Many common houseplants are poisonous to birds and parrots, causing everything from minor illness to death. Amaryllis blooms, lilies, philodendrons, and shamrocks are among these plants. Don’t assume that just because your bird doesn’t seem interested in plants right now that it won’t investigate them later. Place these plants in locations where your bird will never be. Choose bird-friendly plants in the future, such as the spider plant or African violet.

Keep an eye on your attire around birds and parrots! 

Even when they’re part of your clothing, birds are naturally drawn to flashy objects. To protect yourself, your pet, and your clothing, remove any jewellery and any clothing with sequins or other shiny characteristics before handling your bird. Also, especially with chewing birds, keep an eye on your buttons. Remove any temptation for your bird to chew something they shouldn’t, as some of these items might be harmful to their health.

Prepare to put in a lot of time and effort. 

If you buy a tame bird, you can be sure that a lot of time and work went into moulding its personality. You must handle and interact with your bird on a daily basis to keep the rewards of your labour, or to tame an unsocialized bird. To sustain their mental and physical health, some birds require several hours of daily contact with people. Apart from that, cage cleaning and providing a nutritious diet of fresh meals each day take time and effort.

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Expect a ruckus from birds and parrots. 

Some birds can communicate. They can all, however, chirp, cackle, shriek, and coo, among other sounds. Birds create a wide range of sounds during their waking hours, and there’s usually no way to force them to stop if they don’t want to. Large birds can create the loudest vocalisations, although even little birds can chatter continuously. So, if you want a bird, you’ll have to put up with the noise.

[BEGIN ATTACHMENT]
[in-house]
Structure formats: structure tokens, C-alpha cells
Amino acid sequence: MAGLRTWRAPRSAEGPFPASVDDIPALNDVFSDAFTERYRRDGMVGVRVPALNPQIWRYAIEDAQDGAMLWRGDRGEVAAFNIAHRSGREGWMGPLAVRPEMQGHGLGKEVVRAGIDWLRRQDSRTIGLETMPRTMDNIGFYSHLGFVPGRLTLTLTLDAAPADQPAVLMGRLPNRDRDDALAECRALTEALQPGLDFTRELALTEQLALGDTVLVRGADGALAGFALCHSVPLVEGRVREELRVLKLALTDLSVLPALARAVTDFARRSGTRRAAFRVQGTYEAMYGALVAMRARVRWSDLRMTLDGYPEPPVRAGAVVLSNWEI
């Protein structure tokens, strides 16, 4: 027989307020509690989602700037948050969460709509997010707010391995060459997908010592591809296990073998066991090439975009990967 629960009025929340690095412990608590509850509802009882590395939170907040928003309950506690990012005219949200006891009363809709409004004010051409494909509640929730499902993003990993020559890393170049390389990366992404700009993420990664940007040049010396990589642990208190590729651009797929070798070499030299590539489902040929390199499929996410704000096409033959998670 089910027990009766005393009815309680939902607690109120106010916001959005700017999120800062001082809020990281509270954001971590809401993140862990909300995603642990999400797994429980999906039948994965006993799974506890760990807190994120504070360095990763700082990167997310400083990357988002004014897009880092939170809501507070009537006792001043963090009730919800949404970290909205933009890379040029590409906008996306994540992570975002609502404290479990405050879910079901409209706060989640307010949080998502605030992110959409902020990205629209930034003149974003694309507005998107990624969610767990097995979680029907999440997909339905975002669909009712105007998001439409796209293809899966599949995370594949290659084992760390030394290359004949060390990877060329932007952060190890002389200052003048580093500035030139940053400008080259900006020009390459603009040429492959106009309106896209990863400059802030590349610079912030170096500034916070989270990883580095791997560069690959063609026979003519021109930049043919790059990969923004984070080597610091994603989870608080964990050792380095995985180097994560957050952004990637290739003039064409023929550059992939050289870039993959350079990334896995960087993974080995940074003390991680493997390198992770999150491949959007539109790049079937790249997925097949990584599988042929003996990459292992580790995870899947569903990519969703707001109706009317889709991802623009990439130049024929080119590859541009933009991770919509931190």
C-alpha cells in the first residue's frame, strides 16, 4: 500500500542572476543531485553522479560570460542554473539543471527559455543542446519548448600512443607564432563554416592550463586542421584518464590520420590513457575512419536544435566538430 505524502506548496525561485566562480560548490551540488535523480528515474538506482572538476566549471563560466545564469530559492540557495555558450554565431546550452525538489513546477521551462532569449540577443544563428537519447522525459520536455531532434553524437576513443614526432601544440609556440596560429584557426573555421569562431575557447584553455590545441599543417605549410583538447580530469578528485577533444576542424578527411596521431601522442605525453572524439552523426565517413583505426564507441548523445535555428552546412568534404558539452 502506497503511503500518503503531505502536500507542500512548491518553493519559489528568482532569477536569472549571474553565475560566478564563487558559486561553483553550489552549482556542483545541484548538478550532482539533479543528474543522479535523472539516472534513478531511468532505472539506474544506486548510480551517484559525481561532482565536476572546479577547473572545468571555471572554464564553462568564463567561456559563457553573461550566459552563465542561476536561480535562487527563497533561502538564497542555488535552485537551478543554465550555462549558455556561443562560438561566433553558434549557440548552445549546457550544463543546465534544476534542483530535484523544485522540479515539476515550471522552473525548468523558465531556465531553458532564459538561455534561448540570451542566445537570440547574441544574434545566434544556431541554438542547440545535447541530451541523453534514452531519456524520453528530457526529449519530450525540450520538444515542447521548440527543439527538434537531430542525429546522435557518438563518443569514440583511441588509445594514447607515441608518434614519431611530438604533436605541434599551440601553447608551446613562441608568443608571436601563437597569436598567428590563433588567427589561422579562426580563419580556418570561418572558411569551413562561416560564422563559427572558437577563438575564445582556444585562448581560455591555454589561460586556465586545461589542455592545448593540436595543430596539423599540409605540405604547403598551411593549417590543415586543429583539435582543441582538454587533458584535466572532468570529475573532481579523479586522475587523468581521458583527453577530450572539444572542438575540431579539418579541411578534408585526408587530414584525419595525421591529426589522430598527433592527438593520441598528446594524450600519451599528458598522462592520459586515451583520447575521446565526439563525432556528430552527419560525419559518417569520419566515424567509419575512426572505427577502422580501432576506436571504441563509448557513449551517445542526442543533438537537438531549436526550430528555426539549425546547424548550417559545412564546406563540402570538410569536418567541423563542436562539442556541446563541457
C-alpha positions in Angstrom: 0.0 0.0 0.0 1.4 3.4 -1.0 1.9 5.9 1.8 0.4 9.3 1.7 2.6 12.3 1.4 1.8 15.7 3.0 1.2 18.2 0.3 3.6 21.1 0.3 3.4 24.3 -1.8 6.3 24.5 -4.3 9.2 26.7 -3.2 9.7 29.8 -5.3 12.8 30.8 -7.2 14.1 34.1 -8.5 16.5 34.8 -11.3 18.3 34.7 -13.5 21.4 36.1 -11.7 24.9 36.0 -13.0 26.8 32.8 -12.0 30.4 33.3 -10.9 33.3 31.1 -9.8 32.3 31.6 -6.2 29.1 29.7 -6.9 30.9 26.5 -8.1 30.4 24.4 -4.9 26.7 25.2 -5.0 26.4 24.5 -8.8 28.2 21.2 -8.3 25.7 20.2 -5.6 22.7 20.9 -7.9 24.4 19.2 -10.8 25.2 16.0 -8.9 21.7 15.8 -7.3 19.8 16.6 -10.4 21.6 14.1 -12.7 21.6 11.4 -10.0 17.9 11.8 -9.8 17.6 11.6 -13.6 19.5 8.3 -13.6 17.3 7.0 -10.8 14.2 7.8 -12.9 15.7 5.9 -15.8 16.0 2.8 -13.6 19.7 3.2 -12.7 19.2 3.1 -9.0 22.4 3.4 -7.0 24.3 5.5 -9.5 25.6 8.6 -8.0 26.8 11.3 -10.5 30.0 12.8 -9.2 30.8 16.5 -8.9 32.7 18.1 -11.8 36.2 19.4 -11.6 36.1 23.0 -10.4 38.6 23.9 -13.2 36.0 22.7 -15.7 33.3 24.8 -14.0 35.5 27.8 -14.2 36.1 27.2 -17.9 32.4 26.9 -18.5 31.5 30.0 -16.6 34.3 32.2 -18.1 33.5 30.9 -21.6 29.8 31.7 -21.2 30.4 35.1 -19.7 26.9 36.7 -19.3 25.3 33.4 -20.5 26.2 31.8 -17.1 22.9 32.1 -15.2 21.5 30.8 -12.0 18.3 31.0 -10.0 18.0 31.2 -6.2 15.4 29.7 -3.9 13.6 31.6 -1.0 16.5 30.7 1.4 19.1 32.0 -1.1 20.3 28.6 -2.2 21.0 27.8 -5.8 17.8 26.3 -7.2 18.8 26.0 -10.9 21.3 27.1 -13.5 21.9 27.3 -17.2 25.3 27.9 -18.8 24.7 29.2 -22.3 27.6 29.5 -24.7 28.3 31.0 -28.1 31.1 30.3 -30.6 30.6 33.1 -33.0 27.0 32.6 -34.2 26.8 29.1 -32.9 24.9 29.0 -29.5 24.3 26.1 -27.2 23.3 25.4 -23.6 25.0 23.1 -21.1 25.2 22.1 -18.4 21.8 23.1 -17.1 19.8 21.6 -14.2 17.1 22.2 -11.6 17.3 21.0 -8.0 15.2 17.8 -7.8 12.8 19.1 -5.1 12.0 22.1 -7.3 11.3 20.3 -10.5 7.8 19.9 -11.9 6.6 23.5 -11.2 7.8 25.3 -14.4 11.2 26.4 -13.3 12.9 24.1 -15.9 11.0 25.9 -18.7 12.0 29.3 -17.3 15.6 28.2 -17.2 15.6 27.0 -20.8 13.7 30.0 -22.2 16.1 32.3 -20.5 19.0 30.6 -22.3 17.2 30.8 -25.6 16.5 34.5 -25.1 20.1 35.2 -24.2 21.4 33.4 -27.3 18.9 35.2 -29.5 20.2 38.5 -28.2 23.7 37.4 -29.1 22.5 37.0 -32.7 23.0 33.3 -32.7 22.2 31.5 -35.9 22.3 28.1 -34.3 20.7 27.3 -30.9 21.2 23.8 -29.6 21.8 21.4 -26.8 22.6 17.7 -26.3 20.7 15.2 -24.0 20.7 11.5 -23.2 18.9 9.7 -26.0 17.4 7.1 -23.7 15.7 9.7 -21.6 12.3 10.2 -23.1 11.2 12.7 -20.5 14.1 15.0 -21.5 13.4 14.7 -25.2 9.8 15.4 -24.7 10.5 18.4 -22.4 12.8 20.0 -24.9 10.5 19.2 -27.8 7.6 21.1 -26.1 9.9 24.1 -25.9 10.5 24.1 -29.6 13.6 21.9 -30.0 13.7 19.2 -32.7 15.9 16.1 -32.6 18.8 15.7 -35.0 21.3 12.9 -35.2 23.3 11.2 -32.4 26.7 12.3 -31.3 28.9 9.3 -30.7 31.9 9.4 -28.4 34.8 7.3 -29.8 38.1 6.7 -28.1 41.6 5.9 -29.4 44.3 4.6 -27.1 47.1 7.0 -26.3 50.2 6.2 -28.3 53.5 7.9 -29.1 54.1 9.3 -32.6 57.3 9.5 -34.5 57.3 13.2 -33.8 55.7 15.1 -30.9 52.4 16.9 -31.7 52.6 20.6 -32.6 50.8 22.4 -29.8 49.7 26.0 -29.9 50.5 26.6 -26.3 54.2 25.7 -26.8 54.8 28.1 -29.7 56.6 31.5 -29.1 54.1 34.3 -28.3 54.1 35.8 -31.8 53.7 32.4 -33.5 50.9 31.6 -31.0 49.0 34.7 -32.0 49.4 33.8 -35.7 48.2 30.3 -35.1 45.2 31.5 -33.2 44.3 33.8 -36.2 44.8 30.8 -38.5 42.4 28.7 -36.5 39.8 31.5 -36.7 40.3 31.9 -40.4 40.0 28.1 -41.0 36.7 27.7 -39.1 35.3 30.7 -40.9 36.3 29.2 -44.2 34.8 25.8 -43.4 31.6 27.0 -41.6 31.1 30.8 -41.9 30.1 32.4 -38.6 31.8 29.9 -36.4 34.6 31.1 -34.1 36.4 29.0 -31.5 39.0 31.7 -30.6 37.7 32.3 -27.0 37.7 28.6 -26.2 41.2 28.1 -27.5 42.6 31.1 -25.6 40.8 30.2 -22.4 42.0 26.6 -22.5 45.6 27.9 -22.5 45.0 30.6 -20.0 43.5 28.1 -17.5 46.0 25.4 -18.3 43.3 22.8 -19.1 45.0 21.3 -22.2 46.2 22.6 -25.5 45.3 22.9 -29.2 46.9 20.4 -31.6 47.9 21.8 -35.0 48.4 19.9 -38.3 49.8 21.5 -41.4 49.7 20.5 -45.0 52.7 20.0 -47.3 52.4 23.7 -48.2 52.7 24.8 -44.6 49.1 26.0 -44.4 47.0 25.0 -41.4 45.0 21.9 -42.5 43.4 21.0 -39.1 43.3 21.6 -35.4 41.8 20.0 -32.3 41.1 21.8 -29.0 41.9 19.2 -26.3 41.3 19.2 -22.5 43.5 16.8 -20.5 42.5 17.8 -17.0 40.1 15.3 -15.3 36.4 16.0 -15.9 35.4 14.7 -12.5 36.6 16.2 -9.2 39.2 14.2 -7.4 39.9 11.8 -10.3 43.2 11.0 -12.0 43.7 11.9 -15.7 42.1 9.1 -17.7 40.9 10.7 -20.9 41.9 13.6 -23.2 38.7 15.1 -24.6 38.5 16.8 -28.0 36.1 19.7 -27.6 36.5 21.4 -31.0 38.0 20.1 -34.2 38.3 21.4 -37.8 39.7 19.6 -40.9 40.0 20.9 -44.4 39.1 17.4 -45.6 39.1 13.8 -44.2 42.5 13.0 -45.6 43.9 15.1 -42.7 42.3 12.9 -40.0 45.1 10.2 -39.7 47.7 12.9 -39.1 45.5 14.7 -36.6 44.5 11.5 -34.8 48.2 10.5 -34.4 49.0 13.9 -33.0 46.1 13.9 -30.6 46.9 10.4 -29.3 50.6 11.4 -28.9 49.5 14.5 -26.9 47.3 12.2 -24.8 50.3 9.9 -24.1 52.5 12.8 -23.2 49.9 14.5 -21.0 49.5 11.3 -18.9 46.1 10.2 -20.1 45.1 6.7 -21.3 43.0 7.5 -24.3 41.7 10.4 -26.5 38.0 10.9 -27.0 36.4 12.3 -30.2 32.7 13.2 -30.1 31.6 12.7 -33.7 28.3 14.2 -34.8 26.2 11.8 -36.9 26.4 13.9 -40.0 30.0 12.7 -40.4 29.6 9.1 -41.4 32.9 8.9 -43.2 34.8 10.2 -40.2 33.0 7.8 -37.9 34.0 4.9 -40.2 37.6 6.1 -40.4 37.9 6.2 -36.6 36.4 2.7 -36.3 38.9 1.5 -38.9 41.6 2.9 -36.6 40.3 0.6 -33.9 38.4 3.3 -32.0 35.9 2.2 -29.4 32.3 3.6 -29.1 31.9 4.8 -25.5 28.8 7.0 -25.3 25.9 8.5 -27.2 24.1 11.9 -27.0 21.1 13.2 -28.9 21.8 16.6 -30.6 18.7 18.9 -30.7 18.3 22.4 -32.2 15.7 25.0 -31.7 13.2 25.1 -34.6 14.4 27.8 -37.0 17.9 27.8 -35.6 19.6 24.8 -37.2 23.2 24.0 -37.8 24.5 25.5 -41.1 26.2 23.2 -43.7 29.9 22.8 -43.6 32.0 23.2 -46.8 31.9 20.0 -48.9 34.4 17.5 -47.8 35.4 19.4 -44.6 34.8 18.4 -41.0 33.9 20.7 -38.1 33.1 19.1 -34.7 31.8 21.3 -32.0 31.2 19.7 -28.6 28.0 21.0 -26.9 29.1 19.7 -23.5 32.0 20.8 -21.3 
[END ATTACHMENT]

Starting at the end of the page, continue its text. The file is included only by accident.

Don’t Expect Your Pet to Be a Social Butterfly 

Although birds are flock creatures, this does not mean they love everyone. While some species are more prone to becoming “one-person birds,” it can happen to any bird, especially if it is only cared for by one person. If you desire a bird for your family, it’s critical that everyone helps to care for and socialise the bird. Otherwise, your pet may favour one person over another and even get possessive over that person.

Birds and Parrots have long lifespans. 

Many bird species (especially parrots) have extended life spans. The most significant factor to consider is that you are 100 percent certain that you will be willing and able to give a consistent and stable home for your future bird for many years. Many of them live for decades, if not more than a century in the case of larger parrots. Many birds end up in shelters or are neglected because people buy them on the spur of the moment without realising the significant commitment they require. Birds rely on you for all of their needs, and it is your obligation to provide them with company, stimulation, love, and happiness for the duration of their lives. It’s a good idea to talk to a trustworthy friend or family member about transferring ownership of your bird if something happens to make you unable to care for it. 

There are benefits and drawbacks to owning a bird. Only then should you consider getting one if you are convinced that you will be able to clean up after it, train and spend time with it, and dedicate yourself to it for the rest of its life.